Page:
Welcome the New Head Brewer!

Jared Tasting a Belgium in front of the trappist monastery, St. Sixtus

The new head brewer… chillin.

As most of you have likely heard by now, our long-time Head Brewer (Nathan Venner) has accepted a position as the new Head Brewer at Lander Brewing Company.  It is with mixed emotion that I accept this news. Nathan’s contributions to Altitude are substantial and I look forward to seeing the changes that Nathan will bring to Lander Brewing Company.

The obvious upside for me is that I will be taking over Nathan’s position as the Head Brewer at Altitude; this is an opportunity I’ve been working toward for quite some time. I view my role, largely, as continuing our tradition of making excellent craft beer that appeals to a wide range of palates.  Having said that, I also believe that the beer being poured at any brewery should be a reflection of the Head Brewer.  To that end, I thought I would outline some of my guiding philosophies/likes that will be showing up at Altitude in the months ahead.

1.    I believe that – regardless of style – beer should be full of flavor.  While I have preferences for certain styles over others, any beer that I make is guided by this principle.  As a brewer, I achieve this by obsessing over details and dissecting my recipes.  There are so many ways to create flavor in beer, but at minimum, it requires excellent procedure, knowledge of the brewing process and ingredients and use of the best ingredients possible.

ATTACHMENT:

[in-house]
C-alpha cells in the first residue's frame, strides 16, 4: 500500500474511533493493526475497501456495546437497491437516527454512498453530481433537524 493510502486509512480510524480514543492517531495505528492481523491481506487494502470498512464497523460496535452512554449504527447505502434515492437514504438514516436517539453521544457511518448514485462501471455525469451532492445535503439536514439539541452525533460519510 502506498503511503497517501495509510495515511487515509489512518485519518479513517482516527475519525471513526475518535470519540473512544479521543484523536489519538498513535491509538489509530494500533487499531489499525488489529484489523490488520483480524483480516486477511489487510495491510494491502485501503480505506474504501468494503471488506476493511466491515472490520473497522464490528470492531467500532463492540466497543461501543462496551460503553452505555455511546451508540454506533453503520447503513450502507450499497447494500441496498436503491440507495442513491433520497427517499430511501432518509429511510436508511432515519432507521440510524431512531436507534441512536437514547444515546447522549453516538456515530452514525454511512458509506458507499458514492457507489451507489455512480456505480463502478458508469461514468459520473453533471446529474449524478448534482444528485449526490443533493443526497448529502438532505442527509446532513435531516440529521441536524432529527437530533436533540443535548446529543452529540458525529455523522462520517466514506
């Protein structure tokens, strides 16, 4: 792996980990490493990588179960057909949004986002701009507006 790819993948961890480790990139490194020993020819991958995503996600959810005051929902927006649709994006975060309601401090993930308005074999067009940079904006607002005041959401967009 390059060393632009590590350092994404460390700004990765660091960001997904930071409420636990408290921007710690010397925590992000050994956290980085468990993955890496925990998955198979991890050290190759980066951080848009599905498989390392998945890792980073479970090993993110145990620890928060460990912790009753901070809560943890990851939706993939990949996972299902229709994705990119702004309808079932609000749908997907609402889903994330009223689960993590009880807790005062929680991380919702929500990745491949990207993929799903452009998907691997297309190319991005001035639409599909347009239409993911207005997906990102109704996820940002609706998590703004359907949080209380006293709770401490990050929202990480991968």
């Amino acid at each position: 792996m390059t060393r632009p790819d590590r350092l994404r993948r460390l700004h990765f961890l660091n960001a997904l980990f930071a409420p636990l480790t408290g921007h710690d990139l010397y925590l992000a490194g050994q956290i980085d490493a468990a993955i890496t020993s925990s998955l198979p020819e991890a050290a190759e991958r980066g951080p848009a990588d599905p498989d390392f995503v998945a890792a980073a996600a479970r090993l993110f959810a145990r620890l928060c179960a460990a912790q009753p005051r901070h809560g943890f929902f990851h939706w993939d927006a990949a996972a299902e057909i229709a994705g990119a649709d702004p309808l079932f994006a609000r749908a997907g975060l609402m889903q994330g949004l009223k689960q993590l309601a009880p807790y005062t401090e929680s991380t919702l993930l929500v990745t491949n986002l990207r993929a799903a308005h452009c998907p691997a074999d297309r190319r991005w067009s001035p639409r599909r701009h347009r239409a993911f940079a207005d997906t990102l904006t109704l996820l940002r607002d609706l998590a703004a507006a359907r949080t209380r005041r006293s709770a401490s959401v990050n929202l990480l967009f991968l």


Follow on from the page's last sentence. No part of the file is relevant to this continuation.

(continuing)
2.    Styles are a useful reference point, but they are open to interpretation.  I think it’s really important to have an understanding and appreciation for beer styles.  By affixing a particular style to a beer, you are referencing long-standing brewing traditions and creating certain expectations for the consumer.  For example, a German Pilsner should use lager yeast, be light in color, with a firm bitterness and showcase the bready qualities of high quality pilsner malt.  But can a German Pilsner be dry-hopped?  Well, traditionally it would not be, but I believe that in so doing you further the conversation into what that style can be.  

3.      If you don’t enjoy a particular beer, that does not deem it “bad”. Like most people who enjoy beer, I have an affinity for certain styles and am less enthusiastic about others.  I also acknowledge that there is an enormously wide range of tastes out there and that part of my job as a brewer is to please a diverse range of beer drinkers.  I do so by emphasizing different qualities in different beers.  Some of my beers are driven by particular yeast flavors; in others, I want as neutral yeast quality as possible.  Other beers I make are highly bitter while others have just enough bitterness to complement the sweetness of malt.  When I pour a beer for someone, I encourage them to describe flavors and refrain from deeming it “good” or “bad”.  It’s inevitable that you will have an affinity for certain flavor profiles, but there are so many flavors out there that you owe it to yourself as a beer drinker to revel in the diverse beers that brewers are creating in their products.

At the risk of becoming pedantic, I’ll close for now.  I really do enjoy educating people about beer and getting feedback, so please: feel free to tell me what you think.  I might not agree with you, but that’s part of the fun.

Head Brewer, Altitude Chophouse and Brewery